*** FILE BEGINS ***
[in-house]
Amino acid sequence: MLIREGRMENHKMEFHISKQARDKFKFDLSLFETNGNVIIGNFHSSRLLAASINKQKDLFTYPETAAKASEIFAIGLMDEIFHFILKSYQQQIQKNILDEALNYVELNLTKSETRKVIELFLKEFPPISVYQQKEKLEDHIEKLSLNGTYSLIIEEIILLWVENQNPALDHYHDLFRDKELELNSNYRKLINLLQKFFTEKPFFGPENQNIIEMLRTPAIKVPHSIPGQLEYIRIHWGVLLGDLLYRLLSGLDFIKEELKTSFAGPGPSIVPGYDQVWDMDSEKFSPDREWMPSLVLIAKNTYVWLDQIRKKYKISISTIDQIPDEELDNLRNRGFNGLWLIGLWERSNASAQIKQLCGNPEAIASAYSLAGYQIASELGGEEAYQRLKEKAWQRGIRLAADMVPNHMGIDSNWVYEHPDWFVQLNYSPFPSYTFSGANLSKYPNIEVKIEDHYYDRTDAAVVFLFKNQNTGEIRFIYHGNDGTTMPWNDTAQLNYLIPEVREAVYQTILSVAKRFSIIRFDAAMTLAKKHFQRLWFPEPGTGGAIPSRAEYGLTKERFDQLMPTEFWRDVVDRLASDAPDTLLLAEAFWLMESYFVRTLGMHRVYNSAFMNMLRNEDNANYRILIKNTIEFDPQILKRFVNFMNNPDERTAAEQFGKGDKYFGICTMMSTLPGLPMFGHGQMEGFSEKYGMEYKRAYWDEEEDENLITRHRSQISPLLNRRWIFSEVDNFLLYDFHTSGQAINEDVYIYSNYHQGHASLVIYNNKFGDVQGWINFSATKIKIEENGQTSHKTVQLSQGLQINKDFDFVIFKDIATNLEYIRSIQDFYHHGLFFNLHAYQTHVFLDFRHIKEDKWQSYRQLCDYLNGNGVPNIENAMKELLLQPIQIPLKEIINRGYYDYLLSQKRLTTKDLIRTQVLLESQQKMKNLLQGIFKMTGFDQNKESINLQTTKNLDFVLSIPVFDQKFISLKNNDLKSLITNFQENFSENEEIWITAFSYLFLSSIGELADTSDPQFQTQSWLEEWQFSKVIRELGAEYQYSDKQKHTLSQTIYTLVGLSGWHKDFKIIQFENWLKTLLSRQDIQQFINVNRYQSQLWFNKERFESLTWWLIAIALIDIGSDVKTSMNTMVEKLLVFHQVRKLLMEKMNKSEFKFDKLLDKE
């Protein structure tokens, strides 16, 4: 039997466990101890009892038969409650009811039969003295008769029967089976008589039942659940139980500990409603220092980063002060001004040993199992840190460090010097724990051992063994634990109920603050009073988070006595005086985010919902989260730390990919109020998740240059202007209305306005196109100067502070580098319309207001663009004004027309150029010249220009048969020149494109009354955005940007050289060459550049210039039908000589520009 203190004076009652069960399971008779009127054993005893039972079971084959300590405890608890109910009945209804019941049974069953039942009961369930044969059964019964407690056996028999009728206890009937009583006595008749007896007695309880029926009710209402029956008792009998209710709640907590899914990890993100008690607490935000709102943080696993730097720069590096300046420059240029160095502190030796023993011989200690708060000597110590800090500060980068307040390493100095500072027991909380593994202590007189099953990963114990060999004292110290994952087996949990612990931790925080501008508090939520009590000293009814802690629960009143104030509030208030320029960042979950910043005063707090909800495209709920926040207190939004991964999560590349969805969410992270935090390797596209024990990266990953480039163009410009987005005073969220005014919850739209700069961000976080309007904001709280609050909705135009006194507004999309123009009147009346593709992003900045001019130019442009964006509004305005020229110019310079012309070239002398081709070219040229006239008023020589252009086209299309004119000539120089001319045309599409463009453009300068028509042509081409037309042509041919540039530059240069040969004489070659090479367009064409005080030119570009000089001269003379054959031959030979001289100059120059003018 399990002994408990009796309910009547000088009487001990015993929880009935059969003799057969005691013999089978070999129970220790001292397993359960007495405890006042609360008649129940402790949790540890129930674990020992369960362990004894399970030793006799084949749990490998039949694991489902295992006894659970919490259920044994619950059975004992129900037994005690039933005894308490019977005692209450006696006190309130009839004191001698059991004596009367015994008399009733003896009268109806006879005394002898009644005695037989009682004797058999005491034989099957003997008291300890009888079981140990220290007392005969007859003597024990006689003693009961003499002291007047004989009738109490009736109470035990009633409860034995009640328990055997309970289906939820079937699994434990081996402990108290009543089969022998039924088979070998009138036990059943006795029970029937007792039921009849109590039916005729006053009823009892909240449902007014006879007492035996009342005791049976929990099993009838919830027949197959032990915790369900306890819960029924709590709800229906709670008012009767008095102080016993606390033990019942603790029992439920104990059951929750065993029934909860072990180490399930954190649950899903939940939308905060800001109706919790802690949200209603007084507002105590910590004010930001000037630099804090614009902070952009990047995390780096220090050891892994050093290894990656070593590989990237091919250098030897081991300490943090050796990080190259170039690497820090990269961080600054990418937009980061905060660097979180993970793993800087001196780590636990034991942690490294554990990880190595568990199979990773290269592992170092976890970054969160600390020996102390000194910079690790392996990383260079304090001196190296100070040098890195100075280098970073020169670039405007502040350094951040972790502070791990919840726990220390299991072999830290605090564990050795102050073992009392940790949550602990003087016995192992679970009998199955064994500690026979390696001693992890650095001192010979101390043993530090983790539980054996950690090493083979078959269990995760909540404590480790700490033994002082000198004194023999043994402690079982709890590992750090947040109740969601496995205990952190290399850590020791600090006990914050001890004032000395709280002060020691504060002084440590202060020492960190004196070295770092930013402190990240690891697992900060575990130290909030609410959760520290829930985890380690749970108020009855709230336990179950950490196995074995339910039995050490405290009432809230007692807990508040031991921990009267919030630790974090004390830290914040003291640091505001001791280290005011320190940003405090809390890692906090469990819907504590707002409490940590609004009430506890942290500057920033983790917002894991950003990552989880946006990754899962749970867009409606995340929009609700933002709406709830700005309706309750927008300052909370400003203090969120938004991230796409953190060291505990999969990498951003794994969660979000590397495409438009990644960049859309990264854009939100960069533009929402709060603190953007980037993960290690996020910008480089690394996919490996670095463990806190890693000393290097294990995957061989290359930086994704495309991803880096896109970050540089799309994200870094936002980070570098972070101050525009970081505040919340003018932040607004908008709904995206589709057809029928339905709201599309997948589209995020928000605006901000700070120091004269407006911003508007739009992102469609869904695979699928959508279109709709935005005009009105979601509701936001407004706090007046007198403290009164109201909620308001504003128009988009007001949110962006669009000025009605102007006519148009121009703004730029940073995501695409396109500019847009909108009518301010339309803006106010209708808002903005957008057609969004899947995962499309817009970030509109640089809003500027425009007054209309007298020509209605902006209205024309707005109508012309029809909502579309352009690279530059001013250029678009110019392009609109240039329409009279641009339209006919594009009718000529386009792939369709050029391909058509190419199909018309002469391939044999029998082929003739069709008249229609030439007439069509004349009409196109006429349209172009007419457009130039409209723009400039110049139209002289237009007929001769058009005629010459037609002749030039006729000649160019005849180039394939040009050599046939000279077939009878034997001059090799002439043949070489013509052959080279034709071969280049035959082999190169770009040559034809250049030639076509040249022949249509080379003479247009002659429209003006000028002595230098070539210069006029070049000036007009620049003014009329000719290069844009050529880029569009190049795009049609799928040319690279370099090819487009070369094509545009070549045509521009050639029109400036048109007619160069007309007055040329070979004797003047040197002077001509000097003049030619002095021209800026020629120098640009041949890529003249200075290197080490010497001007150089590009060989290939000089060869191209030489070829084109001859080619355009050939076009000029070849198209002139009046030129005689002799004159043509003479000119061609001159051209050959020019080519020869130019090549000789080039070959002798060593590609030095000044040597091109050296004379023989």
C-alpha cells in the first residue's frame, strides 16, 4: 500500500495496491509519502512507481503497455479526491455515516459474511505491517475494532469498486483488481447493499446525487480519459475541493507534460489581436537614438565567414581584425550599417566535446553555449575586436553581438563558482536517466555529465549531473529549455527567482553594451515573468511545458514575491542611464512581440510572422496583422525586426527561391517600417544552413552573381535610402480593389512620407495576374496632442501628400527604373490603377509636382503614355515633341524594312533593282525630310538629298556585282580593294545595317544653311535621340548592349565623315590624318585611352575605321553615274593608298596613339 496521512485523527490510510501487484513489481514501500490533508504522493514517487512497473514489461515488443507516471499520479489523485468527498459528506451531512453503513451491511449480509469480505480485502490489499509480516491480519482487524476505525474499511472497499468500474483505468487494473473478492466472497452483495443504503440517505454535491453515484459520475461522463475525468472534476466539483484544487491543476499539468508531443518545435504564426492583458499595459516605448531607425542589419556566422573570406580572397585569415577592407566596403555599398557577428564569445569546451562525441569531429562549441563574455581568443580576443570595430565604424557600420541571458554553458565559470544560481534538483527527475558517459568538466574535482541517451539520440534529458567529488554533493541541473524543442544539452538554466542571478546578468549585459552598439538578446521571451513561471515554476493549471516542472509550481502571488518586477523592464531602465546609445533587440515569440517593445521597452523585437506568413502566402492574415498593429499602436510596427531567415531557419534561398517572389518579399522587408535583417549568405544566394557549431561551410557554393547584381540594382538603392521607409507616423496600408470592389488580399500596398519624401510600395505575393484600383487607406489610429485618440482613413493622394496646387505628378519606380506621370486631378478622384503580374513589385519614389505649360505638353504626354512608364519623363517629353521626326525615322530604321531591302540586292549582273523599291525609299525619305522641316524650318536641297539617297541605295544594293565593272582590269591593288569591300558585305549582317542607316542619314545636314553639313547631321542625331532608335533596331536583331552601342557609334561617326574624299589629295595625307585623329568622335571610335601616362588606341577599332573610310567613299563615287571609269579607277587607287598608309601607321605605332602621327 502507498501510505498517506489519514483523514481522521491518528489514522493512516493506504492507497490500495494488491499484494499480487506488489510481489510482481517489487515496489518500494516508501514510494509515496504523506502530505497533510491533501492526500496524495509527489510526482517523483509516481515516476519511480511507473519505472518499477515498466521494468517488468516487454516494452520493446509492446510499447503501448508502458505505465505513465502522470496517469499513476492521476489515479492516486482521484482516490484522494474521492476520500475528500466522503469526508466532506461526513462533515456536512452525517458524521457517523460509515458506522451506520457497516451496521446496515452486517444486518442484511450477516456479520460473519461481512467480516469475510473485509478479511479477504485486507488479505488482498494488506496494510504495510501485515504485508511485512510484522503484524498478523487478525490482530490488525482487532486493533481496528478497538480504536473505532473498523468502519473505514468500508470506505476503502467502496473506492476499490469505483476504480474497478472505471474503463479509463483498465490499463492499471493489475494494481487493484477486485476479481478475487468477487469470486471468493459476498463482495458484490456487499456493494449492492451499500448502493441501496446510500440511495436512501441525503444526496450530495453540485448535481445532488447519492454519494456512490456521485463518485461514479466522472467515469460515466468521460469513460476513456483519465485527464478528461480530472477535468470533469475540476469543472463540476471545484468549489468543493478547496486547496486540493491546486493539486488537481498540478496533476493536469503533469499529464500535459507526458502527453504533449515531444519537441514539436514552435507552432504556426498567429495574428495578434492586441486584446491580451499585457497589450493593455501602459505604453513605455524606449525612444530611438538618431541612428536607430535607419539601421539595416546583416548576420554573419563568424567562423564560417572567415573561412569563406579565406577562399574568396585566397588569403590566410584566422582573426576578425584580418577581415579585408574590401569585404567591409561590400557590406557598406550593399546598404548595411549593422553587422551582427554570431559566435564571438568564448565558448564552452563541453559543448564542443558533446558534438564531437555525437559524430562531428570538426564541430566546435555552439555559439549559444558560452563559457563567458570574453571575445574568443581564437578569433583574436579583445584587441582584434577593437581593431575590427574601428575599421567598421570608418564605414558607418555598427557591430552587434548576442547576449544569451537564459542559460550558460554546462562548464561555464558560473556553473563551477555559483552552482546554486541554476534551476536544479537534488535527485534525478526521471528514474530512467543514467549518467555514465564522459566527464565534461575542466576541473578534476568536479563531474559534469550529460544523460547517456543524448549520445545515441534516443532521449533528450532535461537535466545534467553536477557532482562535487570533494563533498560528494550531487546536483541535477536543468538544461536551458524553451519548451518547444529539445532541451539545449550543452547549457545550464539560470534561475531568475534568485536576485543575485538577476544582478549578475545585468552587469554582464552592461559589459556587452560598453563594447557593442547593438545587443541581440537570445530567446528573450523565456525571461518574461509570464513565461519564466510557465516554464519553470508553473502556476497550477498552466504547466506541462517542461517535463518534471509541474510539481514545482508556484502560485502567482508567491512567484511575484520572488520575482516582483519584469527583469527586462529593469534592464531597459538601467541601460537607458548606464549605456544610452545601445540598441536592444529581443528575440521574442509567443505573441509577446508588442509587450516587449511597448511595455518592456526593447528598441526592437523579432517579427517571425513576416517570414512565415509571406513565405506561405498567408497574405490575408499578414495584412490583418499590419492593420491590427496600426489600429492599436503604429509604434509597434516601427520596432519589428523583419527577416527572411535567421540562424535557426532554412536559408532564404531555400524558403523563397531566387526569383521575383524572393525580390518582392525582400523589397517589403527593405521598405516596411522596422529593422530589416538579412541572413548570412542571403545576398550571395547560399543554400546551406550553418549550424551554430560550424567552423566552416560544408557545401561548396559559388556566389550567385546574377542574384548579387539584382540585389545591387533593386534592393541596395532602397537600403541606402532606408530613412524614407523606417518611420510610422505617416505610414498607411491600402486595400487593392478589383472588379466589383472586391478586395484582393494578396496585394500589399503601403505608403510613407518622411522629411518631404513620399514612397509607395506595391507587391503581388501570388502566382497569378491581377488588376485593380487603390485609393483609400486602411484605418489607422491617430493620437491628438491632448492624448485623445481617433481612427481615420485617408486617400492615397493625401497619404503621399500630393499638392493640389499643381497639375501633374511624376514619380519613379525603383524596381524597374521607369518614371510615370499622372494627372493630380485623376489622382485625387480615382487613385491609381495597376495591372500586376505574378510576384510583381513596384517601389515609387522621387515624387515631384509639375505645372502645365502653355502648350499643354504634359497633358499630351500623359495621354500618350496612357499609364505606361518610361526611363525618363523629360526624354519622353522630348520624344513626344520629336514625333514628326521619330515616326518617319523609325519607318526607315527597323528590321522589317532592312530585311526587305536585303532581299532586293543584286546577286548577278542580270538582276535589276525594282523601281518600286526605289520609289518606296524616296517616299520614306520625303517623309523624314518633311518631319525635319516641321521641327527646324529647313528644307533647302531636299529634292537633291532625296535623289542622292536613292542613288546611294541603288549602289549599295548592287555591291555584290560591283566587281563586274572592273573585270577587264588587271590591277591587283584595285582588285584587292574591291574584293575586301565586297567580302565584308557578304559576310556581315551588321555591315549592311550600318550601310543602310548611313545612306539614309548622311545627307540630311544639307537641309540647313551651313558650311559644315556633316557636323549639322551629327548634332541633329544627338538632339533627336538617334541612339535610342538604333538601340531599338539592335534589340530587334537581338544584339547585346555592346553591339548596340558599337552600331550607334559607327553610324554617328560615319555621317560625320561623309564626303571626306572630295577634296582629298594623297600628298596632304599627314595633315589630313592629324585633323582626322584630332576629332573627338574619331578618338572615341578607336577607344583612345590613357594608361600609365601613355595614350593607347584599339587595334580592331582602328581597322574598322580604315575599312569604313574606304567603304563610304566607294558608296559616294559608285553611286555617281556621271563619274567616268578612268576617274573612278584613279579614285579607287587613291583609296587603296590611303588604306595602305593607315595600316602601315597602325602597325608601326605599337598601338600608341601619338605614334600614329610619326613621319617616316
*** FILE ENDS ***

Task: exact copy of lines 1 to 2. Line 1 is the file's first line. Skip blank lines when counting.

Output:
[in-house]
Amino acid sequence: MLIREGRMENHKMEFHISKQARDKFKFDLSLFETNGNVIIGNFHSSRLLAASINKQKDLFTYPETAAKASEIFAIGLMDEIFHFILKSYQQQIQKNILDEALNYVELNLTKSETRKVIELFLKEFPPISVYQQKEKLEDHIEKLSLNGTYSLIIEEIILLWVENQNPALDHYHDLFRDKELELNSNYRKLINLLQKFFTEKPFFGPENQNIIEMLRTPAIKVPHSIPGQLEYIRIHWGVLLGDLLYRLLSGLDFIKEELKTSFAGPGPSIVPGYDQVWDMDSEKFSPDREWMPSLVLIAKNTYVWLDQIRKKYKISISTIDQIPDEELDNLRNRGFNGLWLIGLWERSNASAQIKQLCGNPEAIASAYSLAGYQIASELGGEEAYQRLKEKAWQRGIRLAADMVPNHMGIDSNWVYEHPDWFVQLNYSPFPSYTFSGANLSKYPNIEVKIEDHYYDRTDAAVVFLFKNQNTGEIRFIYHGNDGTTMPWNDTAQLNYLIPEVREAVYQTILSVAKRFSIIRFDAAMTLAKKHFQRLWFPEPGTGGAIPSRAEYGLTKERFDQLMPTEFWRDVVDRLASDAPDTLLLAEAFWLMESYFVRTLGMHRVYNSAFMNMLRNEDNANYRILIKNTIEFDPQILKRFVNFMNNPDERTAAEQFGKGDKYFGICTMMSTLPGLPMFGHGQMEGFSEKYGMEYKRAYWDEEEDENLITRHRSQISPLLNRRWIFSEVDNFLLYDFHTSGQAINEDVYIYSNYHQGHASLVIYNNKFGDVQGWINFSATKIKIEENGQTSHKTVQLSQGLQINKDFDFVIFKDIATNLEYIRSIQDFYHHGLFFNLHAYQTHVFLDFRHIKEDKWQSYRQLCDYLNGNGVPNIENAMKELLLQPIQIPLKEIINRGYYDYLLSQKRLTTKDLIRTQVLLESQQKMKNLLQGIFKMTGFDQNKESINLQTTKNLDFVLSIPVFDQKFISLKNNDLKSLITNFQENFSENEEIWITAFSYLFLSSIGELADTSDPQFQTQSWLEEWQFSKVIRELGAEYQYSDKQKHTLSQTIYTLVGLSGWHKDFKIIQFENWLKTLLSRQDIQQFINVNRYQSQLWFNKERFESLTWWLIAIALIDIGSDVKTSMNTMVEKLLVFHQVRKLLMEKMNKSEFKFDKLLDKE